If you are considering selling an asset, you might receive advice to use a deferred sales trust to defer capital gains taxes. The information about DST is often confusing. While it’s an excellent solution for some, it isn’t always the answer.
Reef Point’s Gregory Reese frequently needs to clarify what a DST is and when it can help clients who haven’t received entirely accurate information. Here, we review what it is and what situations where it works best, so you can decide whether it might be right for you.
What Is a Deferred Sales Trust?
A deferred sales trust allows you to manage your tax exposure when selling an asset. It is legal, but it is most beneficial for highly appreciated assets. You must establish the DST before the asset changes hands and you receive the money from the sale.
When you enter a deferred sales trust contract, you don’t immediately receive the profits from selling the asset. Instead, the Trust receives the proceeds. You receive installment payments in an amount and at a time that you and the Trustee agree upon when establishing the Trust.
You won’t owe the 15%-28% federal capital gains tax if you don’t receive the cash upfront. You only pay taxes on the amount you receive during a tax year. You can start receiving installment payments immediately or hold off until a future date.
When Can a DST Help?
The first considerations for whether a deferred sales trust will benefit you are how much you stand to gain from the sale and your income level. The federal Internal Revenue Service does not levy a capital gains tax if the combined value of income, capital gains and losses do not equal more than $41,675 for individuals, $83,350 for couples filing jointly or $55,000 for heads of household. The government taxes capital gains if your taxable income exceeds these thresholds. The tax rate depends on how much higher your income is.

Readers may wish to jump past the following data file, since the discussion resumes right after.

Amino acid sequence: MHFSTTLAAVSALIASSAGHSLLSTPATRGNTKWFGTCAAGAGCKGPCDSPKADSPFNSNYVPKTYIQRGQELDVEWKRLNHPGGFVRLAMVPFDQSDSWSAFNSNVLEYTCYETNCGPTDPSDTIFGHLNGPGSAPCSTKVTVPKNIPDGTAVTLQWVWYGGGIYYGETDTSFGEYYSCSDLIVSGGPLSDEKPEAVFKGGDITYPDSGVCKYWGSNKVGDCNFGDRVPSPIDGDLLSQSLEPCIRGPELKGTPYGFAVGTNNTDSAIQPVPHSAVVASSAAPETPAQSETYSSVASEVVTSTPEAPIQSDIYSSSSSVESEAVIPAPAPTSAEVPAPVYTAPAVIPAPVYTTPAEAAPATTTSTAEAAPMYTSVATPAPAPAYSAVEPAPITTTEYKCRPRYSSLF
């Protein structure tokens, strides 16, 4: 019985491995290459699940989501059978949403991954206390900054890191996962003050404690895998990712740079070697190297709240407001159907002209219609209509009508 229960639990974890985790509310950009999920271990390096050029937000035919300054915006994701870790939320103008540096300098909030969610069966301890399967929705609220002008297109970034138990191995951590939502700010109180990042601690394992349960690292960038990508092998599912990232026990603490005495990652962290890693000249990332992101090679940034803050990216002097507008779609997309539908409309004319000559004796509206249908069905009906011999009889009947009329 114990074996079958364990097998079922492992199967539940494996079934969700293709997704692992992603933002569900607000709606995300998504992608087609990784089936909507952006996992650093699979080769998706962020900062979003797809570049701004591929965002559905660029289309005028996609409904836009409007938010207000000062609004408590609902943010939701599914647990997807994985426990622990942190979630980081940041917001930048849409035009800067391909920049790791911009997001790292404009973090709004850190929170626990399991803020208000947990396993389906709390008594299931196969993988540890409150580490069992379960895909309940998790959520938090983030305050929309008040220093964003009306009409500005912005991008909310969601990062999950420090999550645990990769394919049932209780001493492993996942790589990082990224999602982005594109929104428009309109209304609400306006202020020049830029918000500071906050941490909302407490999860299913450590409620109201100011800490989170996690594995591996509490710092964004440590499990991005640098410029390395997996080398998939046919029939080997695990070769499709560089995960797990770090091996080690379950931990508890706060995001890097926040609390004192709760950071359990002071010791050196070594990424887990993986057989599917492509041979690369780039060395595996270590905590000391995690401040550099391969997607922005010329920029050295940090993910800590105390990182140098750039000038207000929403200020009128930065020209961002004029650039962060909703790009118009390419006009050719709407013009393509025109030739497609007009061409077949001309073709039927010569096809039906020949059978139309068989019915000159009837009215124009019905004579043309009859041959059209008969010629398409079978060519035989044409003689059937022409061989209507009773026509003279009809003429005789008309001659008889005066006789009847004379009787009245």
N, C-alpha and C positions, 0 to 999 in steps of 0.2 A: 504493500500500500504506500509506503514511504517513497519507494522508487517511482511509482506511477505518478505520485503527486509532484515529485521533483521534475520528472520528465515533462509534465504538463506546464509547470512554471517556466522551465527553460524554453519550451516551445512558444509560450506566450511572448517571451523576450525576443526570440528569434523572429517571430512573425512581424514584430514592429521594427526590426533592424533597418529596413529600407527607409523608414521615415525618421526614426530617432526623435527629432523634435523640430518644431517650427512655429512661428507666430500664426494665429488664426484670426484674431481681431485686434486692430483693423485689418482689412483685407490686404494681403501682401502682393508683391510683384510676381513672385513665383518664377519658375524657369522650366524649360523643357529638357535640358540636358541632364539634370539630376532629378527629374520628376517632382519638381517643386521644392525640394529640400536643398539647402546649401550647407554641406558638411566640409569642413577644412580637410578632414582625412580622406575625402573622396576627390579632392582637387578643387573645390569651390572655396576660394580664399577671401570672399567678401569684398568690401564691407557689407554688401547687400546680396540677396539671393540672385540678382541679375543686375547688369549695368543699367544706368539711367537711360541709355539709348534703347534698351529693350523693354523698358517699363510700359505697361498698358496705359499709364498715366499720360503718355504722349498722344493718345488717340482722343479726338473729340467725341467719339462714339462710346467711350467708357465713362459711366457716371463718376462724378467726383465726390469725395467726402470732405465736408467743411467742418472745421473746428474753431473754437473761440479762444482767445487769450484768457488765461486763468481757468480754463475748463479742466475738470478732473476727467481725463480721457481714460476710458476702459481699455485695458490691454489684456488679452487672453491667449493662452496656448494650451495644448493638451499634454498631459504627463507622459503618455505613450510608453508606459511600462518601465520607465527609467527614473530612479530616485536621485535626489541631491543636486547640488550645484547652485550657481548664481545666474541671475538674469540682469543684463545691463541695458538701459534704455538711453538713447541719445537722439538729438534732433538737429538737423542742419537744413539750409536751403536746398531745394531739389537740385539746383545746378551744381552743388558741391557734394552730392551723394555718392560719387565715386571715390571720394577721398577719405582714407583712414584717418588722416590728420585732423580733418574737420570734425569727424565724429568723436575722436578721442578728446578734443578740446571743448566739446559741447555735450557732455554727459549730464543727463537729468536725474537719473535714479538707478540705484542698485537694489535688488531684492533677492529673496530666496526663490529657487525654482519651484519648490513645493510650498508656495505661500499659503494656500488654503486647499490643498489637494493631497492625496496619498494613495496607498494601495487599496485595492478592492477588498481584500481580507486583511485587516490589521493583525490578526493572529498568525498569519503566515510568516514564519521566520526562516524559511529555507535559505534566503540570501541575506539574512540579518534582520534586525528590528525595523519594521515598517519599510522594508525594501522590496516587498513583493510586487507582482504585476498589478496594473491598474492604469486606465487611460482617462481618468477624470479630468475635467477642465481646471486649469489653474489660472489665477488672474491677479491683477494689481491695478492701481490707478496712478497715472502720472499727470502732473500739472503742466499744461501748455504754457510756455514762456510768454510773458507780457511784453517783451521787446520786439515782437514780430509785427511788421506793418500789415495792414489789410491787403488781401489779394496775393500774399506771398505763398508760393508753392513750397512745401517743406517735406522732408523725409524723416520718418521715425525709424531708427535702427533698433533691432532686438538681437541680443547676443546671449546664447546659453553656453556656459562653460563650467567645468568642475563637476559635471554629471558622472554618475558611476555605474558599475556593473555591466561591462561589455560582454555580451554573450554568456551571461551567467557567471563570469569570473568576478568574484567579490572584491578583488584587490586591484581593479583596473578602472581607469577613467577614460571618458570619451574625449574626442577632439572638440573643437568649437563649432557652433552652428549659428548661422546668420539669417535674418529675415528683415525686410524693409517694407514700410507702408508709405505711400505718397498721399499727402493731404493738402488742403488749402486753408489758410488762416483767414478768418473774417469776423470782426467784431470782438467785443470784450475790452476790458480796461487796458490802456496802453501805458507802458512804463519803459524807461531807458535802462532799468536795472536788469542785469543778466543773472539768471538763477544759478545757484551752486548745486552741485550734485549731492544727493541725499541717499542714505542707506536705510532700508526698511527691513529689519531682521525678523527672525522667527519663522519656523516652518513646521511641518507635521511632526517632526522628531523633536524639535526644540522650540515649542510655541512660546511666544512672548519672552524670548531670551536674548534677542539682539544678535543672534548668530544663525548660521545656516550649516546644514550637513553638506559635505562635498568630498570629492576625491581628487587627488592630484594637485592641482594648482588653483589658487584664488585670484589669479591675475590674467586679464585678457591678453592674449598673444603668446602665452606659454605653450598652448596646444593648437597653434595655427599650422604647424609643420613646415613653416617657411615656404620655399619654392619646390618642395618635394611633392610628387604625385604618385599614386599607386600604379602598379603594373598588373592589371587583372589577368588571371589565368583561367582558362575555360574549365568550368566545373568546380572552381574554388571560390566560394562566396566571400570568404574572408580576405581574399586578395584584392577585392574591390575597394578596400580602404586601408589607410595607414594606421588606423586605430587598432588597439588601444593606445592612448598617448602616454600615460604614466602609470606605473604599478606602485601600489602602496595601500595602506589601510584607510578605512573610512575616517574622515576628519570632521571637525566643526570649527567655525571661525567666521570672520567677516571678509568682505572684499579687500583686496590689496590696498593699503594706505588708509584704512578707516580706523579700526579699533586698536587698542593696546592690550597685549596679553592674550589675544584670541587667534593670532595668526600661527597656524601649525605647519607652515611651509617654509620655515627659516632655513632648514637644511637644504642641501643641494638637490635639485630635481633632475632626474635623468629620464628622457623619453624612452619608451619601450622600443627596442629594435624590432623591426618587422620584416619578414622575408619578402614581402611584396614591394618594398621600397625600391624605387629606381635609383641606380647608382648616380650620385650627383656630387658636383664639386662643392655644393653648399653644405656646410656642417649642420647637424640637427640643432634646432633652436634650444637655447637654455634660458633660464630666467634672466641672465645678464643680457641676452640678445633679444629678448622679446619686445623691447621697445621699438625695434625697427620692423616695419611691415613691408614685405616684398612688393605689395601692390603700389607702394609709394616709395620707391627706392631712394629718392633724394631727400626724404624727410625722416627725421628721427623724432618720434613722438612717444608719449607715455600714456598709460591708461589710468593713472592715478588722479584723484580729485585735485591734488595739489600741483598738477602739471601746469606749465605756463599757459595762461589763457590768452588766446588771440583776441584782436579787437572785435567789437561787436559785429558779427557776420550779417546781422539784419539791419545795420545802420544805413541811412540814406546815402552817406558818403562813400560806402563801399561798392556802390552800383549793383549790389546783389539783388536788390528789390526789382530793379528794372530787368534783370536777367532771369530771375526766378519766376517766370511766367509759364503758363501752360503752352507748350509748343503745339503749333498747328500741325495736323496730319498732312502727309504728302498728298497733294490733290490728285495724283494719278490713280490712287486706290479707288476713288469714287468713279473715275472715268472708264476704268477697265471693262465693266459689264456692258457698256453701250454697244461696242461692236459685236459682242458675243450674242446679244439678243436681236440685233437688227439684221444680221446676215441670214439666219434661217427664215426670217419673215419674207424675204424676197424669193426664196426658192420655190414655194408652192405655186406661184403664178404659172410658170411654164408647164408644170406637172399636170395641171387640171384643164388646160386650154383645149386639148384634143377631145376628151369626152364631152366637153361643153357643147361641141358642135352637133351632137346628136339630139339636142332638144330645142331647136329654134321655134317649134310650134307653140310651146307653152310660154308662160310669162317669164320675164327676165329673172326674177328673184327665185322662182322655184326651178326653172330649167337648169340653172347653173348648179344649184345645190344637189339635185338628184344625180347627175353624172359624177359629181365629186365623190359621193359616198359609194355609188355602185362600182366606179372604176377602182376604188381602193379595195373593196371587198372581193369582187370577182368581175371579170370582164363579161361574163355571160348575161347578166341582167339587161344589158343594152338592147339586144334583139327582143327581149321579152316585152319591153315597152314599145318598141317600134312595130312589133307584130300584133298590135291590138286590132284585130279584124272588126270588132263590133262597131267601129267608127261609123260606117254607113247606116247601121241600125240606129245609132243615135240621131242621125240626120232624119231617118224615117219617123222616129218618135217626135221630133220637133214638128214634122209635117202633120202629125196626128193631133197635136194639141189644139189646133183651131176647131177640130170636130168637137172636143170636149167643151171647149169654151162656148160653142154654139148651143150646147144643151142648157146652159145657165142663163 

Any appreciated, high-value asset can tip your income above the thresholds, including real estate, businesses, art, coins or other collectibles. However, there are ways to reduce your tax exposure even when selling these items. We find that a DST is most beneficial — and most common — in the following circumstances:
- An exit strategy: A DST offers a great exit strategy if you wish to sell a high-value asset to secure your future income and don’t want to purchase another item in the same class.
- A potential alternative to a 1031 Exchange: If you own investment real estate and wish to diversify your holdings, a DST offers an alternative investment option.
Even if your situation does not fit within these categories, a DST might still help you. It’s best to speak with a knowledgeable professional to determine whether it would benefit you.
Who Can You Talk to About DST?
The Reef Point team can help you understand more about deferred sales trusts, providing insight, given your unique circumstances. Contact us today to learn more about whether DST is suitable for you.